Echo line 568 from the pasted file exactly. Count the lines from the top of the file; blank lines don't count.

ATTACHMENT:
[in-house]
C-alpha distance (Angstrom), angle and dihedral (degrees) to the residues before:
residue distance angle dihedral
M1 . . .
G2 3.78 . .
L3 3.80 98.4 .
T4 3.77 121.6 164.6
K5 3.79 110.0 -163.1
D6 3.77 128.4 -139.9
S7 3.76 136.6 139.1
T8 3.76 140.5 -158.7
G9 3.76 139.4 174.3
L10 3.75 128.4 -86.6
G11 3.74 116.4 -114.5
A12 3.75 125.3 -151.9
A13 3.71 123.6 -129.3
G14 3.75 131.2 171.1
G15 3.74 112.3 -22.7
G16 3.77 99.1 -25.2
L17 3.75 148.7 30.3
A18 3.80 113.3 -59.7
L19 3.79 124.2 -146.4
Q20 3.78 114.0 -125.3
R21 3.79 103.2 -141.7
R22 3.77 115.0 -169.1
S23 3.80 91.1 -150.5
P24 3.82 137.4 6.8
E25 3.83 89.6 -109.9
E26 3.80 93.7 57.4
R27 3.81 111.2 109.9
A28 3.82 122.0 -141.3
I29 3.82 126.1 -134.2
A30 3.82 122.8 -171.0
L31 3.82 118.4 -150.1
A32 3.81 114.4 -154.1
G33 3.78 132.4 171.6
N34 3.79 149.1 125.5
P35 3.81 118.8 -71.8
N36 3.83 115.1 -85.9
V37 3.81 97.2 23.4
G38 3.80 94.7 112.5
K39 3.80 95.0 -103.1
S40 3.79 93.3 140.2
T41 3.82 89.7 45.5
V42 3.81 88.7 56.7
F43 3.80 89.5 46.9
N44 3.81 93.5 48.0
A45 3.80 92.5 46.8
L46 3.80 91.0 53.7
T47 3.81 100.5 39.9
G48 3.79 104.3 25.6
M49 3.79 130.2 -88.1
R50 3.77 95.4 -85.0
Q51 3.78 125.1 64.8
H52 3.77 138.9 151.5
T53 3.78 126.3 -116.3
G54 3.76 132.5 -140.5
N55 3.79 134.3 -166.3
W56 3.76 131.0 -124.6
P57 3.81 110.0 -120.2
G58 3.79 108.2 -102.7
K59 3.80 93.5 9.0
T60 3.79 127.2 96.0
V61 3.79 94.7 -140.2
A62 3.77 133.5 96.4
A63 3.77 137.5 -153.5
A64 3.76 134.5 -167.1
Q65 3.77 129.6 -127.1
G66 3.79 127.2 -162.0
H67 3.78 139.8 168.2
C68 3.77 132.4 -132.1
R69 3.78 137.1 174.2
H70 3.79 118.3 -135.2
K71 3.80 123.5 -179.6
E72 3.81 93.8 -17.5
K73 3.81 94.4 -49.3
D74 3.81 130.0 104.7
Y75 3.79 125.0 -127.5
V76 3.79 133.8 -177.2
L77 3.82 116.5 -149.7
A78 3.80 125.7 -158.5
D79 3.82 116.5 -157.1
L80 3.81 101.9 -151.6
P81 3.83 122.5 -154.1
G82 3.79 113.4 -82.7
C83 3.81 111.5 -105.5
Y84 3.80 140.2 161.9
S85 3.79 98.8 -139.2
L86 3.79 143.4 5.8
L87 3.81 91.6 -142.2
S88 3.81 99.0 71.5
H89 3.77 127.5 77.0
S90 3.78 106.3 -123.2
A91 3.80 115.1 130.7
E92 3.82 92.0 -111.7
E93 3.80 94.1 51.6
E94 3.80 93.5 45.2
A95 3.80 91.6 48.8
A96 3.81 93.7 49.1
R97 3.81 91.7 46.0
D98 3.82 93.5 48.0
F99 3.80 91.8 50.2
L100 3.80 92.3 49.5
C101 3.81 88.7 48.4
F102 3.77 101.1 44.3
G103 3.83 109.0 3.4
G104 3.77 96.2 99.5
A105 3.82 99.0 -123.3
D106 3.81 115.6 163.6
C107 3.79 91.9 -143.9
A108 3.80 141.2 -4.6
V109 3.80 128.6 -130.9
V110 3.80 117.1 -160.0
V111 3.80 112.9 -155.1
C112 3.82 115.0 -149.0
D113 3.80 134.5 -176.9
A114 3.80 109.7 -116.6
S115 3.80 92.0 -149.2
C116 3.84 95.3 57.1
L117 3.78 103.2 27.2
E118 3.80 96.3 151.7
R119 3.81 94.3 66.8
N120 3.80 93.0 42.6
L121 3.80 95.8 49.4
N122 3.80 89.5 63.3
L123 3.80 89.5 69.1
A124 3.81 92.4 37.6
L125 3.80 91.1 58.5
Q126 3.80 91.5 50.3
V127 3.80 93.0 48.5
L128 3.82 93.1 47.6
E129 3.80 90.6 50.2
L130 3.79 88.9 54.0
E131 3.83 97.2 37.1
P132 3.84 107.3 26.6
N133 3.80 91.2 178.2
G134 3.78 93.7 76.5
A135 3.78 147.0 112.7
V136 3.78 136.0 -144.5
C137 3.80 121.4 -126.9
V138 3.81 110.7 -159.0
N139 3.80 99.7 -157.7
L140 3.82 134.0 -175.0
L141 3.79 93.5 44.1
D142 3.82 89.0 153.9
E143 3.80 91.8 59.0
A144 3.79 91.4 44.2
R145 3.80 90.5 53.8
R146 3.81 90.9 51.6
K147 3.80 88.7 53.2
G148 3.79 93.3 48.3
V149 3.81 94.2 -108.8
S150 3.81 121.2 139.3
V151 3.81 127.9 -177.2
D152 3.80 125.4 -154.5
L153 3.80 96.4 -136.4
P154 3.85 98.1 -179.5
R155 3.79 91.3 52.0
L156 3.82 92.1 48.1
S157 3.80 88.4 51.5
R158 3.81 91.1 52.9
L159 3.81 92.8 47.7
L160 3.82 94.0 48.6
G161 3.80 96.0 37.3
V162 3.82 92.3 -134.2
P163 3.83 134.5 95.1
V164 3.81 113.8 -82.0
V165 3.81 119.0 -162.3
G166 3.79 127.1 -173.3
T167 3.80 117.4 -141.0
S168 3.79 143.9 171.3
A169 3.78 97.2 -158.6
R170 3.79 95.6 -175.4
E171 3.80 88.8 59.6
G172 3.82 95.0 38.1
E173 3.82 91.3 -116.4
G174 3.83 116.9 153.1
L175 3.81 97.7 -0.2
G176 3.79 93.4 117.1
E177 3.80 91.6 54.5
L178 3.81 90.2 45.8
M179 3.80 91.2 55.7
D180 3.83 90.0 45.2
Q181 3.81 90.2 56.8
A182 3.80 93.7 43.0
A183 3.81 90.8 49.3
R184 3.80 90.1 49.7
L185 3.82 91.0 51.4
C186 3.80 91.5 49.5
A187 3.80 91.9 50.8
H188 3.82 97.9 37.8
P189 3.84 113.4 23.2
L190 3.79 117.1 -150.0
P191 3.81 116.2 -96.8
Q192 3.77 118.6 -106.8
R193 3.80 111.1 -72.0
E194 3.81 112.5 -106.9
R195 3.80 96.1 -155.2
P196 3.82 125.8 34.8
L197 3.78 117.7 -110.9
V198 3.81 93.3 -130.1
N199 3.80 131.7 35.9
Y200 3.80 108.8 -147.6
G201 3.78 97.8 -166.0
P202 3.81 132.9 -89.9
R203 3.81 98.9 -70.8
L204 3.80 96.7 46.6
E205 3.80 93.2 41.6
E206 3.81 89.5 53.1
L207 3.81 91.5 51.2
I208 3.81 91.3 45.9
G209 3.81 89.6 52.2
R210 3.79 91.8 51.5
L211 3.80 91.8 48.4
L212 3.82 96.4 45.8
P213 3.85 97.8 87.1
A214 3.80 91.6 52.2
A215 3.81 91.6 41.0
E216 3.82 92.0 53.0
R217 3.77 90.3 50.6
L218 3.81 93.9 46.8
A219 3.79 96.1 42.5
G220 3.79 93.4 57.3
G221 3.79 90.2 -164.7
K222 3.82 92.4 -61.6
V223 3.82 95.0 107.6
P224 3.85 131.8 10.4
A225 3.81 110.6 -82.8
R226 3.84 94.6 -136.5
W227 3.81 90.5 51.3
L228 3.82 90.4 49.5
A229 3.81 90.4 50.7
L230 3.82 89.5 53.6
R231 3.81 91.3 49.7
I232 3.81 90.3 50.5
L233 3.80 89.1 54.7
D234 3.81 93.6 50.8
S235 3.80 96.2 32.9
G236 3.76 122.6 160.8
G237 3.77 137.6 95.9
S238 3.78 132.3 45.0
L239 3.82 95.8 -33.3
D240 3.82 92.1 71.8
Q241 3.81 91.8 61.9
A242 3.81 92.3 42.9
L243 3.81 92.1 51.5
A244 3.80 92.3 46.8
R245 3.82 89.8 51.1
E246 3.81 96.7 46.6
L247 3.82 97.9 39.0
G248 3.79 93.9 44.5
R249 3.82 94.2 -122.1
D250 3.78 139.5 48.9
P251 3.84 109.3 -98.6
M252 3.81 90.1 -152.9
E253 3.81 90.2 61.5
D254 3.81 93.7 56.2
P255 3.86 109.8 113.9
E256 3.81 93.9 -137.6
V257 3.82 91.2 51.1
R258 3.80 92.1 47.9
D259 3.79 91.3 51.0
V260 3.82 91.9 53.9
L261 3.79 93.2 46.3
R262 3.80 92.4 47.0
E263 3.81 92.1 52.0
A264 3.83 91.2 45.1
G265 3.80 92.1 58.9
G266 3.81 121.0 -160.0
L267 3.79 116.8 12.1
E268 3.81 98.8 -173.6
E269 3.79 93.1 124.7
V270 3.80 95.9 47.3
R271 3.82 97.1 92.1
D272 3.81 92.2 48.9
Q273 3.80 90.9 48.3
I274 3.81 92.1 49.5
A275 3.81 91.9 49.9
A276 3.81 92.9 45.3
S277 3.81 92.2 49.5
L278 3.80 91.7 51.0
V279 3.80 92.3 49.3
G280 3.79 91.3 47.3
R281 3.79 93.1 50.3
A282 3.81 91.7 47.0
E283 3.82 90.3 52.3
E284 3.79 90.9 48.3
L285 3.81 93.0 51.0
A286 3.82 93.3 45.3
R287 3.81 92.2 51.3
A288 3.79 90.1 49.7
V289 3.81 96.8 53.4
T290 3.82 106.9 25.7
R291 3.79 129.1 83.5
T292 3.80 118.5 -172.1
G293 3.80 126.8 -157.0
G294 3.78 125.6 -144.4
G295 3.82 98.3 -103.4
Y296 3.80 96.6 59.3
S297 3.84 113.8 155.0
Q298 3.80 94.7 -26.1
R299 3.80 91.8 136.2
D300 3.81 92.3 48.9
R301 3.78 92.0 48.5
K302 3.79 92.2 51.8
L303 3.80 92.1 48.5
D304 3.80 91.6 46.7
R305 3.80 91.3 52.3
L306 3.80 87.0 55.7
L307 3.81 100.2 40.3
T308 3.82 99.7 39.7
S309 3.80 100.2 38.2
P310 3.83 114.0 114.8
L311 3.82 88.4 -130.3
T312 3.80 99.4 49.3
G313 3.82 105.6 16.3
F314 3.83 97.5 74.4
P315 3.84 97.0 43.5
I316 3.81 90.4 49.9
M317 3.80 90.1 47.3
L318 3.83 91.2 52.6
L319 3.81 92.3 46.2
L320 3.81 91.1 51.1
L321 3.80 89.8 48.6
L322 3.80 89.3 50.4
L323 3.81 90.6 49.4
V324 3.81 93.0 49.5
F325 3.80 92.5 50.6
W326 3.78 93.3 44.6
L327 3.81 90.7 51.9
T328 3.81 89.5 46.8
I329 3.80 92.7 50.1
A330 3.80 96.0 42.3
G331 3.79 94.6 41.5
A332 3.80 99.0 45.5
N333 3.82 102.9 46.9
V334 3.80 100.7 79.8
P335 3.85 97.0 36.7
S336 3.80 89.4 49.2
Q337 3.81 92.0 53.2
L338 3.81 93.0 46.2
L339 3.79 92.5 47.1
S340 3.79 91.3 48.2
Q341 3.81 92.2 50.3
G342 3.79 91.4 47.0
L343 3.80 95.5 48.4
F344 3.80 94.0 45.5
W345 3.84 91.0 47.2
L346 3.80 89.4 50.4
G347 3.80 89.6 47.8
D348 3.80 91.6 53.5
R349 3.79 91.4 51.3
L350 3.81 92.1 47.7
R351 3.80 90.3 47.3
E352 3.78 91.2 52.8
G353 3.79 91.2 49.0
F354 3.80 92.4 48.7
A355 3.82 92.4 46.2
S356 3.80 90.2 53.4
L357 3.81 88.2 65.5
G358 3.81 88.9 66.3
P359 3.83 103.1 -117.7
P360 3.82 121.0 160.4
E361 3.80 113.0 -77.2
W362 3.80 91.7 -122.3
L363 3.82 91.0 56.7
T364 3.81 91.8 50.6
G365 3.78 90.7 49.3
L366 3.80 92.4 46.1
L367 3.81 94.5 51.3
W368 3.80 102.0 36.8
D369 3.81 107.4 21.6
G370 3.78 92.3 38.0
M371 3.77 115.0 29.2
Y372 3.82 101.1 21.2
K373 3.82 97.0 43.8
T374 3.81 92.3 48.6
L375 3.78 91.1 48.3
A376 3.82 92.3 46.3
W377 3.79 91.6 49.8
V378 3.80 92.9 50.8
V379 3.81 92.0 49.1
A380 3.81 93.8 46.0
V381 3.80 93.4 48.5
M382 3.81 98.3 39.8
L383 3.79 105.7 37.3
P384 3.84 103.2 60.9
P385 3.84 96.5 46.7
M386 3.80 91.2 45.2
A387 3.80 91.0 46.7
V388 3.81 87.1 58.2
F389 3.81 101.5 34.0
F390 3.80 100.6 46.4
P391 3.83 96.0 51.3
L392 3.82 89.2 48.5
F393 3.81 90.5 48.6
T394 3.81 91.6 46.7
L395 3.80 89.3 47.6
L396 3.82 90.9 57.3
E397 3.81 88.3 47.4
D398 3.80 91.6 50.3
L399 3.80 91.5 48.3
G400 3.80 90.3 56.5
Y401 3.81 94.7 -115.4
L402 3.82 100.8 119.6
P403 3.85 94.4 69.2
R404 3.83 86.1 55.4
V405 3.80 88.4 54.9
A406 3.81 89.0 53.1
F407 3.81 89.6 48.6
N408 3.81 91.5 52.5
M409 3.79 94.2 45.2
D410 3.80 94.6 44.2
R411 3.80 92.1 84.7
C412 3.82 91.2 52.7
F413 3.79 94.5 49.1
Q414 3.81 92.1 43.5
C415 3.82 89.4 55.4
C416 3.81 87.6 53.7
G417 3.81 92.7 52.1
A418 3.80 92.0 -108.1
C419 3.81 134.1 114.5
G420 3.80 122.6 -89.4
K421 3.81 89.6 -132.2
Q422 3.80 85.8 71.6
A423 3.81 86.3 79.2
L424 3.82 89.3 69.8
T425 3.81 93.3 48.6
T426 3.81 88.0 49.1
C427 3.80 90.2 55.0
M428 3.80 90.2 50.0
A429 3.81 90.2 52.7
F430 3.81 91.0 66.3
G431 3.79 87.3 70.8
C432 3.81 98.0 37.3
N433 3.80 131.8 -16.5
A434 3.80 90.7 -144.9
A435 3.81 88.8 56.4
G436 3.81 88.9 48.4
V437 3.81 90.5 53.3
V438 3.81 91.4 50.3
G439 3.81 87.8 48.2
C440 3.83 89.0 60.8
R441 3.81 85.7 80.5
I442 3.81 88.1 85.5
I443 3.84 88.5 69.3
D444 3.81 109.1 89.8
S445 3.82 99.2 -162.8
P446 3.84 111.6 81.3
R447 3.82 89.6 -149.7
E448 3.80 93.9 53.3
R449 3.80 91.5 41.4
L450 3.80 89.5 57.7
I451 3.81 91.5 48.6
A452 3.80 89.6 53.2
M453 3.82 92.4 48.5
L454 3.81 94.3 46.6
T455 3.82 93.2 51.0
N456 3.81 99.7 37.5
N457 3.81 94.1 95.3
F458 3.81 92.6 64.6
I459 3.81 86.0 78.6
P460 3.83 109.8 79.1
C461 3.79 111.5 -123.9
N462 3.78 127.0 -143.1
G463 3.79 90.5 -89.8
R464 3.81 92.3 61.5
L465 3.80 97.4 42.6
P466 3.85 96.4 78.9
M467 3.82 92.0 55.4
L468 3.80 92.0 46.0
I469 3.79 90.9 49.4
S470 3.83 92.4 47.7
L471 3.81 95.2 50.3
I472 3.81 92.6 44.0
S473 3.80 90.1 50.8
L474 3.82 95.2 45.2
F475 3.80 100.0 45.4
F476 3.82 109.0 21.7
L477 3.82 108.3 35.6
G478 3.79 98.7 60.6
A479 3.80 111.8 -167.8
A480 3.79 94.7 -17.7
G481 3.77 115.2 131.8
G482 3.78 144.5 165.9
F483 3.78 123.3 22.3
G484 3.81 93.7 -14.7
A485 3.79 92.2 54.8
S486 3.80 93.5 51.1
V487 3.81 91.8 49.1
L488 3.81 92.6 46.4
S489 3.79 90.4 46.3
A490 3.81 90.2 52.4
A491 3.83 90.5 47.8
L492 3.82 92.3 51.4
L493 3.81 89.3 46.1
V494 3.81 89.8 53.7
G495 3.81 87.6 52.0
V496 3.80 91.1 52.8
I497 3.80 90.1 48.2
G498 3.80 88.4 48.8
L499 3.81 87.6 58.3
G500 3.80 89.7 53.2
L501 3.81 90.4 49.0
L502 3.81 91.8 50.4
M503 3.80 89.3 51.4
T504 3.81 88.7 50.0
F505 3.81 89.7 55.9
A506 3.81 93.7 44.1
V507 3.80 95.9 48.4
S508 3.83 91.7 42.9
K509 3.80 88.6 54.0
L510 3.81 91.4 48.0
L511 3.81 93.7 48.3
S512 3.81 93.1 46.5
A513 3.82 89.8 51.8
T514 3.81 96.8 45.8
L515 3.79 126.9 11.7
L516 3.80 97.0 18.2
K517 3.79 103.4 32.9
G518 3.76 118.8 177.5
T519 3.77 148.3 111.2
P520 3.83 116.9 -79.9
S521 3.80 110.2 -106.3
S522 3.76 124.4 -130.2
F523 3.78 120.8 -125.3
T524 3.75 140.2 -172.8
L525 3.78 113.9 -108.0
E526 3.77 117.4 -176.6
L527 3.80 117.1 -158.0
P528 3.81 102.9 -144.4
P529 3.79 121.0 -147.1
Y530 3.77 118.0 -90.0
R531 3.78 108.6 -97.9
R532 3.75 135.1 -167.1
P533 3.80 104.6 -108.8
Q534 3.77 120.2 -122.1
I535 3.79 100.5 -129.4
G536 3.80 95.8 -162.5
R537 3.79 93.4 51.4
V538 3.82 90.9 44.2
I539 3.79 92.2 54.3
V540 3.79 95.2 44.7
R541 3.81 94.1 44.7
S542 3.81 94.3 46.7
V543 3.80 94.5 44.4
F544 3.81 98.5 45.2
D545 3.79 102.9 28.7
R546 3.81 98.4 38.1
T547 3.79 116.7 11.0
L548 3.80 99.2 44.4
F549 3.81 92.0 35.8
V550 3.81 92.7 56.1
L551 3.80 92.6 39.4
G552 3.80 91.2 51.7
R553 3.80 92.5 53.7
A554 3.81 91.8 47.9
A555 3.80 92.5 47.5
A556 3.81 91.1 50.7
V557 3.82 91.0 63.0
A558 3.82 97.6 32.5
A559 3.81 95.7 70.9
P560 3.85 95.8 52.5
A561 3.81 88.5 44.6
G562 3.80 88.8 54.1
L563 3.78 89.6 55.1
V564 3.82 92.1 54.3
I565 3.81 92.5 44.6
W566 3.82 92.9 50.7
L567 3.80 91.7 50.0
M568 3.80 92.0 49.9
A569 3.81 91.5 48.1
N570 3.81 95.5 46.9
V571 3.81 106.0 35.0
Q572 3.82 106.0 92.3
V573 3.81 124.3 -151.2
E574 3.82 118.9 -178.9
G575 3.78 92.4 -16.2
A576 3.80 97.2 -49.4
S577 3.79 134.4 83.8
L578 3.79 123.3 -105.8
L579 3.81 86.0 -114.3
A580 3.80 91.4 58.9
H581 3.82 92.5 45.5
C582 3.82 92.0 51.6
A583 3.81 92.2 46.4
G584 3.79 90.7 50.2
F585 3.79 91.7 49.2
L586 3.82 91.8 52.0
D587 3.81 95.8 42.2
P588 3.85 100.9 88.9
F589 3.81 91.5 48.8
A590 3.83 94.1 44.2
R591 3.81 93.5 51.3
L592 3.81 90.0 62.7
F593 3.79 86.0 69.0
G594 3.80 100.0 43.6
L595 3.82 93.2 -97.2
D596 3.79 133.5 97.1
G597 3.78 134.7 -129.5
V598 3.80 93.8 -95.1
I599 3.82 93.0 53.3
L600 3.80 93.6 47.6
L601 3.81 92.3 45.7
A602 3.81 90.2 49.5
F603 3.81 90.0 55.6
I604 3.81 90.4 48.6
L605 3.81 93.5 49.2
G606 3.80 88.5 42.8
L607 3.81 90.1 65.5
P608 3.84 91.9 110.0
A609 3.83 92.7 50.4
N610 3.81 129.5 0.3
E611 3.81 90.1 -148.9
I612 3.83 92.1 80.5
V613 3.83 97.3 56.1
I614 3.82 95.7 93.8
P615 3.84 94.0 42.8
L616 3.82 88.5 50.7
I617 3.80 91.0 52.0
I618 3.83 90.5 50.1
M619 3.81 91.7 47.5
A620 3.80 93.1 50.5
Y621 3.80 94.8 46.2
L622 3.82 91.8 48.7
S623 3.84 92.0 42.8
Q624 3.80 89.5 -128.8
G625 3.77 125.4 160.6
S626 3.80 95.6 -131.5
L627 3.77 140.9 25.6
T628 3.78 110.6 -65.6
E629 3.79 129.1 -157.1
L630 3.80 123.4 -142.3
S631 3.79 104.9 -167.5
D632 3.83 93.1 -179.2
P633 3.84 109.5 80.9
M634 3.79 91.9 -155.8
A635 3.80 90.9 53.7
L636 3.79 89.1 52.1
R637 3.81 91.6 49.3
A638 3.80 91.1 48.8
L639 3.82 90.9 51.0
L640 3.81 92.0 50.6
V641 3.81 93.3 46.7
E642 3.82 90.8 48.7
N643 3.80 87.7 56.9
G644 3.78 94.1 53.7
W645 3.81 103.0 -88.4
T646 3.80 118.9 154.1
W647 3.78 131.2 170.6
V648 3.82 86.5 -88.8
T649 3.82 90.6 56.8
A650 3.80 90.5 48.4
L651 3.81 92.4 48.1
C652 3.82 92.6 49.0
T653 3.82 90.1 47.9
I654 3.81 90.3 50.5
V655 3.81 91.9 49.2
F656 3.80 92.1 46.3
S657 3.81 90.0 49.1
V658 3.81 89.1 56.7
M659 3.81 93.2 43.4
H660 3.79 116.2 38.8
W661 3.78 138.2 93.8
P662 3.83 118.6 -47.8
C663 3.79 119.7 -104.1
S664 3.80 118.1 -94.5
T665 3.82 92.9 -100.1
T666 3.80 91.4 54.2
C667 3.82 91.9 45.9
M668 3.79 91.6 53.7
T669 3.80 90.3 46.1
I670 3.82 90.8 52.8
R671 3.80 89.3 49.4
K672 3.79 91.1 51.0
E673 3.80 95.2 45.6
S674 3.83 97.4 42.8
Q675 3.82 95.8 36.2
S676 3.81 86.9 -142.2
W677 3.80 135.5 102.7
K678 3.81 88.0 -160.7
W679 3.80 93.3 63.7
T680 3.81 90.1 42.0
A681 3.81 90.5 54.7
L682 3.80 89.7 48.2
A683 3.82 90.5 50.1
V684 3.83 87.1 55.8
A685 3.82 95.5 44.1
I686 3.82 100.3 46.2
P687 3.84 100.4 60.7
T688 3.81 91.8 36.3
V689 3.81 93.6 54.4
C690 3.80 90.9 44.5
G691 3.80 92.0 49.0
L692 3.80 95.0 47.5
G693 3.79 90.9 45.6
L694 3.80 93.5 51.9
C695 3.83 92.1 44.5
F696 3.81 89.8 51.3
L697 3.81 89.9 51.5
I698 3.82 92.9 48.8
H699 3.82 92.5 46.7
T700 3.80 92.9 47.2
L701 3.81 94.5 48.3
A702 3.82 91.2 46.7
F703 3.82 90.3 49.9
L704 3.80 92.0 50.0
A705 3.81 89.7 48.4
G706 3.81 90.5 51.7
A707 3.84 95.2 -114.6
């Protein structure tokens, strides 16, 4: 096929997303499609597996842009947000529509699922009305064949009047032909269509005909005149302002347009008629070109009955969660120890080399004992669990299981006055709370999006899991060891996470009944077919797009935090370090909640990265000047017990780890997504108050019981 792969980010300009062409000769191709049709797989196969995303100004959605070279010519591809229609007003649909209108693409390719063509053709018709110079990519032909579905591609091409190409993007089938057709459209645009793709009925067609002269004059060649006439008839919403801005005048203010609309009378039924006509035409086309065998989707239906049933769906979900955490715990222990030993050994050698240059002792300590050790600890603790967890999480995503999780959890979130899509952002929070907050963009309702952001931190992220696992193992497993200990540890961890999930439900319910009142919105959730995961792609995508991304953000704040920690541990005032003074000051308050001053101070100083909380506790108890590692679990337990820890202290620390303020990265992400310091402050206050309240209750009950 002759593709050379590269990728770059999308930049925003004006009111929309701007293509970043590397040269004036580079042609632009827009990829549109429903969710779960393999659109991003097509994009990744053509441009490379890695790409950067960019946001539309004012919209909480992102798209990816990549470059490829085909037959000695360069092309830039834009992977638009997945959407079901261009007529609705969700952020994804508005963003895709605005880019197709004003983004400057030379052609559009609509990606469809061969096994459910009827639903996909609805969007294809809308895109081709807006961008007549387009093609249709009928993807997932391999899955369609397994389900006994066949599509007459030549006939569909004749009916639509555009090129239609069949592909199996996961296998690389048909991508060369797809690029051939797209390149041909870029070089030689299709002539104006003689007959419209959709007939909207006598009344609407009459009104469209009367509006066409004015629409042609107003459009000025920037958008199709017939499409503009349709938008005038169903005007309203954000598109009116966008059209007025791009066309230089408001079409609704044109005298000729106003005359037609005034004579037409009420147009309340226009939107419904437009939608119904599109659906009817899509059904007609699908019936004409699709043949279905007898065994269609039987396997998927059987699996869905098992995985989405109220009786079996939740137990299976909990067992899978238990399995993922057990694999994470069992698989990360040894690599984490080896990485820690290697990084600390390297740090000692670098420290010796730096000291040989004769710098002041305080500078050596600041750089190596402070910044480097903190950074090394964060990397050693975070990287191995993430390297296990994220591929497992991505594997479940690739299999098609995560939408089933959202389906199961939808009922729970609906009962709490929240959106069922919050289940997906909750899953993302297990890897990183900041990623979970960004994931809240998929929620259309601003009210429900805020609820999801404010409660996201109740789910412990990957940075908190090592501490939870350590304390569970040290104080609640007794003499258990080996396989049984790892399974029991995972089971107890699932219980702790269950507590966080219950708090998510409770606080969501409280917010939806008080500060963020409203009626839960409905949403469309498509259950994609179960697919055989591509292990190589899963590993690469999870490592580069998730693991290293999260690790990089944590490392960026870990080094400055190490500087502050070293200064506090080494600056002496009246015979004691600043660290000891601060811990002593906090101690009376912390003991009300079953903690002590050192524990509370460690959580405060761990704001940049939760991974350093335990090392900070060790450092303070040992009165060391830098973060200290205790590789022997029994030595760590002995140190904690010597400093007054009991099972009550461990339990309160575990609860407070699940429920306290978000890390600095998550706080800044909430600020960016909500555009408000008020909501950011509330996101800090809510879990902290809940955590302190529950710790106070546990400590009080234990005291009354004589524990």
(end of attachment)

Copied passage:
I565 3.81 92.5 44.6